The Worldwide Listening Guide

RNW archive

This article is part of the RNW archive. RNW is the former Radio Netherlands Worldwide or Wereldomroep, which was founded as the Dutch international public broadcaster in 1947. In 2011, the Dutch government decided to cut funding and shift RNW from the ministry of Education, Culture and Science to the ministry of Foreign Affairs. More information about RNW Media’s current activities can be found at https://www.rnw.org/about-rnw-media.

We look at a new listening guide which removes the barriers between international and domestic broadcasting in English, and concentrates on programmes rather than broadcasting platforms.

 

Author: John Figliozzi
No of pages: 112
Publisher: Master Publishing Inc, 6019 W Howard Street, Niles, IL 60714, USA.
Web: www.masterpublishing.com
E-mail: [email protected]
Cover price: $24.95
ISBN: 978-0-945053-59-0
 

International broadcasting has gone through some fundamental changes in the past 20 years since the end of the Cold War. It used to be the case that, if you wanted to hear news from abroad, the obvious solution was to buy a shortwave receiver. There’s still a lot of international broadcasting on shortwave, but some of the stations that used to be popular have disappeared, and others have migrated to the Internet.

This change, which has been especially rapid in the past five years, is still not often reflected in the literature that’s available for the international radio listener. Some publications stick doggedly to shortwave and pay little or no attention to the other, newer, delivery platforms. Even the World Radio TV Handbook (WRTH), for reasons of space, confines itself to broadcasts that are available over the air rather than online.

For broadcasters, concentration on the delivery platform rather than the content is frustrating, and they have been crying out for someone to take the initiative and compile listings based on the content, with the delivery platform being of secondary importance. Veteran international broadcasting expert John Figliozzi took up the challenge, and has published the Worldwide Listening Guide, a new version of his Shortwave Listening Guide. This is aimed specifically at North American listeners, but the use of UTC throughout the book makes it useful anywhere in the world.

New ground
This book breaks new ground, as it focuses on the programmes rather than the platforms. It also breaks down the barriers between international and domestic broadcasting. It’s just as easy for an Internet user to listen to BBC Radio 4 as it is to the World Service, or to ABC Radio National rather than Radio Australia. John Figliozzi is a big fan of WiFi Internet radio, and a large proportion of the listings cover Internet broadcasts. But there’s also comprehensive coverage of satellite broadcasts, and of course shortwave. For the latter, frequencies are listed, though some may have changed since the book was compiled in the second half of 2008.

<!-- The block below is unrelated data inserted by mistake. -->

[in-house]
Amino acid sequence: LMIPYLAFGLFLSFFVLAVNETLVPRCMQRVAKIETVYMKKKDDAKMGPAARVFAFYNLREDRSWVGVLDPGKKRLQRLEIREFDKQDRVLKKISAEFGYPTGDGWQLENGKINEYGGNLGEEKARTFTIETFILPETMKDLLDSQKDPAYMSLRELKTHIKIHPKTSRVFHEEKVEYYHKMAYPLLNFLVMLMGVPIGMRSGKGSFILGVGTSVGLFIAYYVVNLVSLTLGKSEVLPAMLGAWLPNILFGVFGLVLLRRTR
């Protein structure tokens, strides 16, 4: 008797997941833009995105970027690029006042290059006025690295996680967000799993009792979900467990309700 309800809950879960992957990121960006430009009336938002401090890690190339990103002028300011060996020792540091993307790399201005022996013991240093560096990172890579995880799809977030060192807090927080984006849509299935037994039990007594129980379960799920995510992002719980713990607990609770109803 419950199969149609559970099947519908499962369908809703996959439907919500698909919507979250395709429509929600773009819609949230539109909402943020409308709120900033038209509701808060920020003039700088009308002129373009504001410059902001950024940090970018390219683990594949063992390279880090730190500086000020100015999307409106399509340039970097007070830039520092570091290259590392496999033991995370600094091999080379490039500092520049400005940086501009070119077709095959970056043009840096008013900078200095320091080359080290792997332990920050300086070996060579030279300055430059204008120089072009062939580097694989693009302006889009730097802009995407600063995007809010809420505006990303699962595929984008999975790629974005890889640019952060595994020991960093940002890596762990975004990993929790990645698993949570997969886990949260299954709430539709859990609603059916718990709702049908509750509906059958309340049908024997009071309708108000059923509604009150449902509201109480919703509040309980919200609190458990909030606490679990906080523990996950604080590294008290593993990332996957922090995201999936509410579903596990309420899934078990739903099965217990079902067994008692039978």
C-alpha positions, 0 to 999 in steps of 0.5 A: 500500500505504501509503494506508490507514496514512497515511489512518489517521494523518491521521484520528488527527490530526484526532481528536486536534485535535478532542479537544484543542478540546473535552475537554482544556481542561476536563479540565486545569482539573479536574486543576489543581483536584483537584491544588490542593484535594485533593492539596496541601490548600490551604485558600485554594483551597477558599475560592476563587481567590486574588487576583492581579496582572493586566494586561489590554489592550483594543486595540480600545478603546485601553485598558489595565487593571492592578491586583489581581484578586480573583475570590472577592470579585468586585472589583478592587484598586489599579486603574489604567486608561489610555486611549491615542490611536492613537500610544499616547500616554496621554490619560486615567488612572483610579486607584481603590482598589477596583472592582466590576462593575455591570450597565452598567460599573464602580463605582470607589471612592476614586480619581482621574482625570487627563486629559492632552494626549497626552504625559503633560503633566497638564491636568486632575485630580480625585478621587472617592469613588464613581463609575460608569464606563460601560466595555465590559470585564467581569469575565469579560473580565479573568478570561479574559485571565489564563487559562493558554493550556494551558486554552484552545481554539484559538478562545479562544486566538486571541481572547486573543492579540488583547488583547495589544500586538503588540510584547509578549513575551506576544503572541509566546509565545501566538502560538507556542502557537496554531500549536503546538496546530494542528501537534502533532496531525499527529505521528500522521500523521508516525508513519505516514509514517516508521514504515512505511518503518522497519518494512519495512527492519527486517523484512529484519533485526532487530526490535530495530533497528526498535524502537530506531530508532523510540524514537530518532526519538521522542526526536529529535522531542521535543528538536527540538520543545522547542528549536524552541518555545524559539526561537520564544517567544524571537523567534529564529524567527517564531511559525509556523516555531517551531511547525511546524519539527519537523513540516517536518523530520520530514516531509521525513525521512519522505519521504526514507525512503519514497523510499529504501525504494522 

There are three main sections:

  1. A listing in time/days order of station, programme name, type of programme, and frequency and/or platform.
  2. Classified Program Lists – a comprehensive listing of all the programmes within various categories, arranged by programme name.
  3. A fuller description of the individual programmes, in name order.

 

There are also background notes to help the reader get to grips with this new approach to listing programmes, and explain what all the abbreviations mean.

Selective rather than comprehensive
The Worldwide Listening Guide doesn’t claim to be all-embracing, and choices have had to be made. Since the book is aimed at US listeners, the decision was made to focus on the public radio networks of the six other “primary English language countries”, of the UK, Australia, New Zealand, Ireland, Canada and South Africa. But the English language service of RNW is included, which is no surprise as Mr Figliozzi is a long-time loyal listener of ours. Other major European broadcasters such as Deutsche Welle, Radio France International and the Voice of Russia are also included, as are some of the more popular “smaller” broadcasters such as Radio Prague and the Polish Radio External Service. Additional stations are included under the umbrella of the World Radio Network – North America service.

The choice of stations is a de facto guide to the best of the world’s English-language radio broadcasting, mostly but not exclusively non-commercial. The Classified Program Lists section is ideal for selecting a programme to suit the mood or the occasion. At the end of the book are some 19 “Listeners Log” pages in which the user can add listings of additional stations and updates to the published listings. There are also details of where to find more information on related subjects of particular interest to the reader, such as shortwave or WiFi stations.

The wire-bound format of the book makes it perfect for placing beside a computer or shortwave radio. We felt at home using this book from the word ‘go’, as it has maintained the structure of Mr Figliozzi’s earlier “Worldwide Shortwave Listening Guide” books, but adapted it to suit the new ways of listening to radio from around the world. Because so much of the book is about what can be heard on the Internet, it is of greater value to users outside North America than a shortwave guide aimed at that region. As such, we heartily recommend it as a book worth buying regardless of where you live. It can be ordered on the Internet through major book and electronics suppliers. 

 

This review was done independently of the author and publisher. Radio Netherlands Worldwide has no financial connection with either and provides the information above in good faith.